Trevor Hildenberger’s Journey Back
Image courtesy of © Jordan Johnson-USA TODAY SportsReliability Machine
During parts of the 2017 and 2018 seasons, Hildenberger was one of Minnesota’s most reliable relievers. Paul Molitor relied on him heavily during the team’s run to the 2017 AL Wild Card Game. He didn’t debut until the end of June and he went on to post a 3.21 ERA with a 1.05 WHIP including eight games finished and a save. He seemed like he could be a vital part of a Twins team looking to rebound after multiple rough seasons in a row.
Hildenberger continued to be reliable to start the 2018 campaign as he compiled a 3.33 ERA with a 1.13 ERA in the first half. His month of May was terrific as he limited opponents to three earned runs in 14 innings (1.93 ERA) with 12 strikeouts and two walks. He was continuing to be used in late inning situations while racking up holds on a team trying to get back to the playoffs.
From there, something changed with Mr. Hildenberger.
Reliable No More
There were some bumps in the road during the second half including a four-game stretch during the beginning of August where he allowed nine earned runs. Overall in the second half, he allowed 27 earned runs across 27 innings with a 1.82 WHIP. There were blown leads and blown saves, but Molitor continued to use Hildenberger in late inning situations.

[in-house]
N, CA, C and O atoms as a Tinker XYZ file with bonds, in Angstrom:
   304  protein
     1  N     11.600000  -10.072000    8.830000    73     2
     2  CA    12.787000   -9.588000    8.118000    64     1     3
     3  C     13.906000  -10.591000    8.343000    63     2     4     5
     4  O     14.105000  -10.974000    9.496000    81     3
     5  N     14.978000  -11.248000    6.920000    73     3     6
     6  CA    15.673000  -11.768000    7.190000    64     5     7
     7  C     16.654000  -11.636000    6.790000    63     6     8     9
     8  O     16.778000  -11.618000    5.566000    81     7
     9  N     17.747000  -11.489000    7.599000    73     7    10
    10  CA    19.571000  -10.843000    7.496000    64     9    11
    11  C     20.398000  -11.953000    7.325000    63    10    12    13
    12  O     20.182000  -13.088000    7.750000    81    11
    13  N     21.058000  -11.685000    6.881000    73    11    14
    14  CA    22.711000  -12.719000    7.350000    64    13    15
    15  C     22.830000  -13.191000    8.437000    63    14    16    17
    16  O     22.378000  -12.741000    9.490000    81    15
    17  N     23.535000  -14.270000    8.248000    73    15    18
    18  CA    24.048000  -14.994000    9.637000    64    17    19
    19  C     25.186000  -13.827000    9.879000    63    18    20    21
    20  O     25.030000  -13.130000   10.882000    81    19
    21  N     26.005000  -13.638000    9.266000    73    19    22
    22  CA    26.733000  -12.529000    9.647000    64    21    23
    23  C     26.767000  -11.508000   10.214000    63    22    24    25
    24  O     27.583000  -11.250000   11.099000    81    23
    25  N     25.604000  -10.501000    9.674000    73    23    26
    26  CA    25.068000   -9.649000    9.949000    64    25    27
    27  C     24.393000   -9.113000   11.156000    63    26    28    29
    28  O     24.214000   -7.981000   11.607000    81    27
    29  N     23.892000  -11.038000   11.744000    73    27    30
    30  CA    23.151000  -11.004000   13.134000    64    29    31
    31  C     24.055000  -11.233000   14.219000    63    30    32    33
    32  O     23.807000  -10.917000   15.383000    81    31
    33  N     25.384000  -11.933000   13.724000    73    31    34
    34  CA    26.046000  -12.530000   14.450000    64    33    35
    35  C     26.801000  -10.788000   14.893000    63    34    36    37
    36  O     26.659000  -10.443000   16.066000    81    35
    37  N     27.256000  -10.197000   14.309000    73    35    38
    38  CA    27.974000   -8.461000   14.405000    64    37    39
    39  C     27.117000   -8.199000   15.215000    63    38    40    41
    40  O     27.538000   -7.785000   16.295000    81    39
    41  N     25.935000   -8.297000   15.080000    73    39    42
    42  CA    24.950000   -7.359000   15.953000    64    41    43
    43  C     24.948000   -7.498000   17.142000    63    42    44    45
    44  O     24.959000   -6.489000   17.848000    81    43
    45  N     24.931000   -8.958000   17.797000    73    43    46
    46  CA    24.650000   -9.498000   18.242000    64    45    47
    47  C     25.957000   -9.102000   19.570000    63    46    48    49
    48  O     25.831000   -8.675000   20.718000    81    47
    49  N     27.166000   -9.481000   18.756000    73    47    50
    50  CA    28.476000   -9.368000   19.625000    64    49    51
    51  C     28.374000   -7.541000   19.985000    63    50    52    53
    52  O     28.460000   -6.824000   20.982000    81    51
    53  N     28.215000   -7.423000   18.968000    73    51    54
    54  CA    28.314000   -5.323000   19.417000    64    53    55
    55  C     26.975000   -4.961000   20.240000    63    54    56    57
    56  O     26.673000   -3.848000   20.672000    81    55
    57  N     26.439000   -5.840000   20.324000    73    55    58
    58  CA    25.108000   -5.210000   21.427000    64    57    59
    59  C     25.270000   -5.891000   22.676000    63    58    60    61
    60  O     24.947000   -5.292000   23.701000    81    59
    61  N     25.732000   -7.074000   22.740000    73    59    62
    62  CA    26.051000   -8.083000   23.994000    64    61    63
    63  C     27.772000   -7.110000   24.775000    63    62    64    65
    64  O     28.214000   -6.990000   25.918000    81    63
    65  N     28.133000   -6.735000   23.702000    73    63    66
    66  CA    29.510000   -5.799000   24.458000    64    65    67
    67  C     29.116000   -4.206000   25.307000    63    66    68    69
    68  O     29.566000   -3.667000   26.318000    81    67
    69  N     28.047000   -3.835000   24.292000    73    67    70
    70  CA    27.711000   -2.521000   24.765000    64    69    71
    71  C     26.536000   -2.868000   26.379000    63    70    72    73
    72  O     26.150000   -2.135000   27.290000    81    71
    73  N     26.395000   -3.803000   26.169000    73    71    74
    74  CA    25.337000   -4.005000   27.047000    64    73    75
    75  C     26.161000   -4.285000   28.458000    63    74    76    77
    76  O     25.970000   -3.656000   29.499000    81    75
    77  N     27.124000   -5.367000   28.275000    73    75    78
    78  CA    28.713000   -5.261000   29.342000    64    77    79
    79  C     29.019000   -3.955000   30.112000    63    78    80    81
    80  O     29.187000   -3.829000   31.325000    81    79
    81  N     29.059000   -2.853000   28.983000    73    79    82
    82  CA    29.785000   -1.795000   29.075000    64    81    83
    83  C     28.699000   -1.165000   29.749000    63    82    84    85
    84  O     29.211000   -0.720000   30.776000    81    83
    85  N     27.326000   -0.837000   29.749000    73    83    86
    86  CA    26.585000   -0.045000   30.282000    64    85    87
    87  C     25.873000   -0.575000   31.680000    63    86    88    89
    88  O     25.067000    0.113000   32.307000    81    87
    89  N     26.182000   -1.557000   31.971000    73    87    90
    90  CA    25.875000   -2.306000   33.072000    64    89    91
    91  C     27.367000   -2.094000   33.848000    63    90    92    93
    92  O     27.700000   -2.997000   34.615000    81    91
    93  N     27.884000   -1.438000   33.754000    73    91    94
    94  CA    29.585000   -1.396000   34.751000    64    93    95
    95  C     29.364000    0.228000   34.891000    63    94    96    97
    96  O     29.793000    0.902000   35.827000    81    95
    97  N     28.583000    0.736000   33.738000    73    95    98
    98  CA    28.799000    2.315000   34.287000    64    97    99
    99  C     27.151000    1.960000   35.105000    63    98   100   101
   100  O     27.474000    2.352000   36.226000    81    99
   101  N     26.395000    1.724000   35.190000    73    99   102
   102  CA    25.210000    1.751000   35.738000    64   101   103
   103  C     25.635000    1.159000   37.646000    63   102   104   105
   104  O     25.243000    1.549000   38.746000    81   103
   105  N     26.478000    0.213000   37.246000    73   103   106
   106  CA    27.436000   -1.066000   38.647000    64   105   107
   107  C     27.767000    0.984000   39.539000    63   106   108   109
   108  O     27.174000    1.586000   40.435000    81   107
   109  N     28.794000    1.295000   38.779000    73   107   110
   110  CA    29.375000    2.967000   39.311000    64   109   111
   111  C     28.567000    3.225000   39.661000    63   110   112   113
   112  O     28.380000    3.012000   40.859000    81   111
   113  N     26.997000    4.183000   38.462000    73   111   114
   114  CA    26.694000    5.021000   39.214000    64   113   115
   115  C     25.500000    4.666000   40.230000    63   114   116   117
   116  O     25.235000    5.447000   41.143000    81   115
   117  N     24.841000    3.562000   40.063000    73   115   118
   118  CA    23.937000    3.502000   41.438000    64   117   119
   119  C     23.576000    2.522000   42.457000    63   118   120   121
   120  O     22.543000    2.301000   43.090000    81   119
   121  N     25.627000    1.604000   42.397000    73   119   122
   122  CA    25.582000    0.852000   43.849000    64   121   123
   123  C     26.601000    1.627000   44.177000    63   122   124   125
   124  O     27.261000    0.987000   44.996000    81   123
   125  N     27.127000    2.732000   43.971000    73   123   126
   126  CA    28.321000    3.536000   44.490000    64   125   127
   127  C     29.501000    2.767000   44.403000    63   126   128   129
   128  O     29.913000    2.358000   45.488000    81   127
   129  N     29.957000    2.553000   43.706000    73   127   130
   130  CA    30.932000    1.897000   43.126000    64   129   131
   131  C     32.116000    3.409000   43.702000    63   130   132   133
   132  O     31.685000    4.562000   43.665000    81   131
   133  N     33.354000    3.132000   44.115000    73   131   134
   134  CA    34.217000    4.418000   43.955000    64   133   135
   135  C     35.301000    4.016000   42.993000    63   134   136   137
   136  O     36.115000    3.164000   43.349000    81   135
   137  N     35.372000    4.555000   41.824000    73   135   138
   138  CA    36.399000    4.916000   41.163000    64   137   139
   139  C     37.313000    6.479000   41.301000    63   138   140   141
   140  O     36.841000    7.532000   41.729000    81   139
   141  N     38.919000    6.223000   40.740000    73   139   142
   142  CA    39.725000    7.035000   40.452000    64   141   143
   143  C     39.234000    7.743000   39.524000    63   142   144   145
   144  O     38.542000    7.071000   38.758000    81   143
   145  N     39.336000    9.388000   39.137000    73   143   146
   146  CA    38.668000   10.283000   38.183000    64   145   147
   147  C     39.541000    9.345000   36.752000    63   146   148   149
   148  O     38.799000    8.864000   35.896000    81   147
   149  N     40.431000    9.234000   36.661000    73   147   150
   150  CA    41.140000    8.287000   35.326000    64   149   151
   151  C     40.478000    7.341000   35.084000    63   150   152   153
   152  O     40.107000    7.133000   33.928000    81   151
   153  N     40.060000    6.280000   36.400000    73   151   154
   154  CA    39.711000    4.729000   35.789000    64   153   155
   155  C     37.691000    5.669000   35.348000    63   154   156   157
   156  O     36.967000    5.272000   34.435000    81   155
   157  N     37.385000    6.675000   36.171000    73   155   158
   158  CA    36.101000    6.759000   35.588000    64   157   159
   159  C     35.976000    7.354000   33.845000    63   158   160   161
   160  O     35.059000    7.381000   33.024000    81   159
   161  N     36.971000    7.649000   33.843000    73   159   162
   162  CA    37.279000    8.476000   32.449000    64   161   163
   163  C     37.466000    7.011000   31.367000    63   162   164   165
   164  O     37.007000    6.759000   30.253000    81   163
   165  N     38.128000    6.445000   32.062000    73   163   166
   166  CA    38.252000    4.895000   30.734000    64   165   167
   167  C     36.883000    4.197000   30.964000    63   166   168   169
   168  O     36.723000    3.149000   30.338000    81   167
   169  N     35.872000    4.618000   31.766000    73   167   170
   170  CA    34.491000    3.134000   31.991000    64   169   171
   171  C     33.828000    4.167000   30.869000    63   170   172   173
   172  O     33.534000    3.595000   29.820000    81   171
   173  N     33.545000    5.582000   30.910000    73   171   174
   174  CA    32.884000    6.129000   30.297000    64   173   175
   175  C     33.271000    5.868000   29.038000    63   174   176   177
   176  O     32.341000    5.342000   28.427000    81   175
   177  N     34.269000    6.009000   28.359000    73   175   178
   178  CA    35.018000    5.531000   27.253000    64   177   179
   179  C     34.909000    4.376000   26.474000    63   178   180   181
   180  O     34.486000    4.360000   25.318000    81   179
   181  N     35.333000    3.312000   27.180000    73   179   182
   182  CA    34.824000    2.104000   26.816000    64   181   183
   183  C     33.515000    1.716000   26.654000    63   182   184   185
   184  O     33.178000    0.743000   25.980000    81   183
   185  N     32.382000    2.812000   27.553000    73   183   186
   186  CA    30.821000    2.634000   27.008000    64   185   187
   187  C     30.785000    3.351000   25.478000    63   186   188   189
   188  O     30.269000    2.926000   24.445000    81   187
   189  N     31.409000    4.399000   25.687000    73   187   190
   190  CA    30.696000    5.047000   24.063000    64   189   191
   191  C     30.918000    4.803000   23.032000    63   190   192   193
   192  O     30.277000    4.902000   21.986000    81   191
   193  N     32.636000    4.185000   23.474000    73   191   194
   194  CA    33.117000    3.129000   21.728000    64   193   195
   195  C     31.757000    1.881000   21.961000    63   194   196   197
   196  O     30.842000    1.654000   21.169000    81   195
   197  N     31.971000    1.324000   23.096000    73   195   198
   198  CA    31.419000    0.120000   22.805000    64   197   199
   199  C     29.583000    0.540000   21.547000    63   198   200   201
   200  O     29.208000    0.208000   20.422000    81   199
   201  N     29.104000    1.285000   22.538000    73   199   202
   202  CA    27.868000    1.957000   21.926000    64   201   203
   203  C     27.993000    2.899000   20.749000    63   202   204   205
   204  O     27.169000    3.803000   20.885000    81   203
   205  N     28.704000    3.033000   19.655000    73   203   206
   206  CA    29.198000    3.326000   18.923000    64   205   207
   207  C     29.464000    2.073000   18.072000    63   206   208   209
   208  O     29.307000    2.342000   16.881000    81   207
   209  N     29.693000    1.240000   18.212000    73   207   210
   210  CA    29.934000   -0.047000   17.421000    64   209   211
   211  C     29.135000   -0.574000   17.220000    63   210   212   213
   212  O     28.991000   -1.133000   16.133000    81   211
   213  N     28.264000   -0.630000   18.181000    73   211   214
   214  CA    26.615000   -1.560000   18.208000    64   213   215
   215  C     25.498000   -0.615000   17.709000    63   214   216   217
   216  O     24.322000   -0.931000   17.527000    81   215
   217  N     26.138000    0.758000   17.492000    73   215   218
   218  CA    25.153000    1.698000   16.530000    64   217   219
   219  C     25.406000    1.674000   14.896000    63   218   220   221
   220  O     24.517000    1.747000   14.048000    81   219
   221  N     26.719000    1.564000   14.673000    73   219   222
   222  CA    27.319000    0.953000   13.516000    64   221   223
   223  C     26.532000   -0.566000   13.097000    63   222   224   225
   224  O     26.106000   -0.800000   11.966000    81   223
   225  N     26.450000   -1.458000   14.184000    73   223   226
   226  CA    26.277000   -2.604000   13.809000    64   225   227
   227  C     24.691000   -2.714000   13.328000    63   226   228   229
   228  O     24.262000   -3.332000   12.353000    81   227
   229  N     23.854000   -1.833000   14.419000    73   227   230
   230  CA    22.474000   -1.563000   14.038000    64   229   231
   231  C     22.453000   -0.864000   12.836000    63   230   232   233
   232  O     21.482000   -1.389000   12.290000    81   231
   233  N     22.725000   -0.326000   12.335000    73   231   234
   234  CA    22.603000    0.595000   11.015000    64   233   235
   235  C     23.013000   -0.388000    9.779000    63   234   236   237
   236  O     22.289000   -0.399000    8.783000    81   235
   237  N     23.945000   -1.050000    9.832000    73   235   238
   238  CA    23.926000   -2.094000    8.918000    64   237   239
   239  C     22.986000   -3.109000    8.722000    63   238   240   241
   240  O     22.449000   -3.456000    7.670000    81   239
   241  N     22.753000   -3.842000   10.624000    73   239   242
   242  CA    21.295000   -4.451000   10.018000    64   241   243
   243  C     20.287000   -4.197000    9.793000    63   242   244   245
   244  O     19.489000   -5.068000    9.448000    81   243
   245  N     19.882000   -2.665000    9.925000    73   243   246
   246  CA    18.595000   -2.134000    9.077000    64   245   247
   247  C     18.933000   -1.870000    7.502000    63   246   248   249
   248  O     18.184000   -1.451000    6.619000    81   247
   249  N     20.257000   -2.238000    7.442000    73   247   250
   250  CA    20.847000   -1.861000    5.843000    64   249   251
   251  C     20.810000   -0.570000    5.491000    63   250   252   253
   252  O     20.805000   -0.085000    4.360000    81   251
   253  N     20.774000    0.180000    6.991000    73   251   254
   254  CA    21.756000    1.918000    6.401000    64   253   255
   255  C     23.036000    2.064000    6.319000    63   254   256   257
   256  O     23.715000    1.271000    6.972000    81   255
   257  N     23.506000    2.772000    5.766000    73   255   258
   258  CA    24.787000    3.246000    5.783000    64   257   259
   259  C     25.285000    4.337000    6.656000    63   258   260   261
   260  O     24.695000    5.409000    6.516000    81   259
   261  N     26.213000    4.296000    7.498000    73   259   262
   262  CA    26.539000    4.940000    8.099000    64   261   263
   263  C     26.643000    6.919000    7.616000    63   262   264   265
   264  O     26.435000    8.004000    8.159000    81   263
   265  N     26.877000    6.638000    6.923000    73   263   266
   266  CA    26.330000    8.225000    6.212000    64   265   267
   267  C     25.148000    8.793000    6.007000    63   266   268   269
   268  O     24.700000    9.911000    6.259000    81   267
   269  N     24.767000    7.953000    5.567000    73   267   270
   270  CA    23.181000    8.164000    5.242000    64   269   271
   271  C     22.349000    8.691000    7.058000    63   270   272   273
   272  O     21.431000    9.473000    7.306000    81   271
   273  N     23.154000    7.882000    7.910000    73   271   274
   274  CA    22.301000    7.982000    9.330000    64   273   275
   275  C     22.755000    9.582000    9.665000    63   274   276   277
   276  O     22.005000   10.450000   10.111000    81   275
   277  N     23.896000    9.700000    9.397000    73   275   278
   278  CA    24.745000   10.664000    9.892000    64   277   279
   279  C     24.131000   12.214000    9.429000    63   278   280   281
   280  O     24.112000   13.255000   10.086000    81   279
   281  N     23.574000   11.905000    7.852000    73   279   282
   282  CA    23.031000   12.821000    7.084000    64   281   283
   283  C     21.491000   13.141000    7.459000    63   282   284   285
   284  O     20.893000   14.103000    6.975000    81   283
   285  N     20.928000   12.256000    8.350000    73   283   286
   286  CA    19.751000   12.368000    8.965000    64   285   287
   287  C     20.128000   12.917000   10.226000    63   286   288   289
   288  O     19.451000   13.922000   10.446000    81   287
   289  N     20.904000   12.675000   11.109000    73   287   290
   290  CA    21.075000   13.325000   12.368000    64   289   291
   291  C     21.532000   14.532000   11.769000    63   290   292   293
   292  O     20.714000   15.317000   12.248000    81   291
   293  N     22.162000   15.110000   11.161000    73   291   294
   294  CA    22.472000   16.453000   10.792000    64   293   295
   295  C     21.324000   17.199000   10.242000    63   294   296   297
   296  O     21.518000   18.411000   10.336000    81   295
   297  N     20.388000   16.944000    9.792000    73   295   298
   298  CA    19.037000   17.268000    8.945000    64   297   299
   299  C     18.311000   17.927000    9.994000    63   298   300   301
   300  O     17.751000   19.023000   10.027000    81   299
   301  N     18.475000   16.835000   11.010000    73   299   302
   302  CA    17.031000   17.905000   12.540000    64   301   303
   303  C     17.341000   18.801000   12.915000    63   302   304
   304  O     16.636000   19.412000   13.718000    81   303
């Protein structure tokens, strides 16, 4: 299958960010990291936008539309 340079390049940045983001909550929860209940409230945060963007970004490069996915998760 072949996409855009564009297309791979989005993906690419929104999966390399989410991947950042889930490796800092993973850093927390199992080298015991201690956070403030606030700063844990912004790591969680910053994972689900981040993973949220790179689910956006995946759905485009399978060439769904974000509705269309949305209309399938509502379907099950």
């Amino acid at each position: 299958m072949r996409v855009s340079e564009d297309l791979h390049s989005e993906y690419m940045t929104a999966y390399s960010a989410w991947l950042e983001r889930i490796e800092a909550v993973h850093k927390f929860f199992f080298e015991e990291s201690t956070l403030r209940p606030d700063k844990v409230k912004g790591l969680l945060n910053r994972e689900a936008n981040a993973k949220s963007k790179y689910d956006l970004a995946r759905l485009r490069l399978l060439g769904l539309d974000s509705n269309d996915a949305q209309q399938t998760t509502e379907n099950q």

Even with the late-season struggles, Hildenberger was expected to be a bullpen option under new manager Rocco Baldelli. He struggled through the early months of the season as he posted an 8.36 ERA across 19 games (14 innings). Eventually, he ended up being demoted and then spent a couple months on the IL with a flexor mass strain. The injury might have been the result of working through some mechanical changes.
For a pitcher trying to get back to the big leagues, his injury might have been a blessing in disguise.
Hildenberger worked with Rochester’s pitching coach Mike McCarthy to tweak his delivery, because he was flying open too early and the results, as described above, were not great. With his unique side-armed delivery, Hildenberger provides two versions of himself, a very good pitcher with control and deception or a pitcher struggling with command and location.
To return to his role as a very good pitcher, his journey back started in the GCL with a couple appearances against lower level competition as he tried to get a feel back for his pitches. He pitched four innings over three games and allowed one earned run on four hits. From there, he headed back to Rochester where he started to look more like the player he was in 2017.
Since coming off the injured list on August 20, albeit in a small sample size, he didn’t allow any runs and he pitched more than one inning in five of six appearances. He added six strikeouts and issued only one walk. Hildenberger earned a save, a win, and pitched in the late innings of all, but one of his appearances.
Manager Rocco Baldelli told the Pioneer Press, Hildenberger has “been a good major league reliever in the past. It’s in there and we know it’s in there. We just have to find a way to bring it out.”
Minnesota might find a way to bring it out of Hildenberger in September and this could make him a potential wild card for Minnesota’s postseason bullpen.
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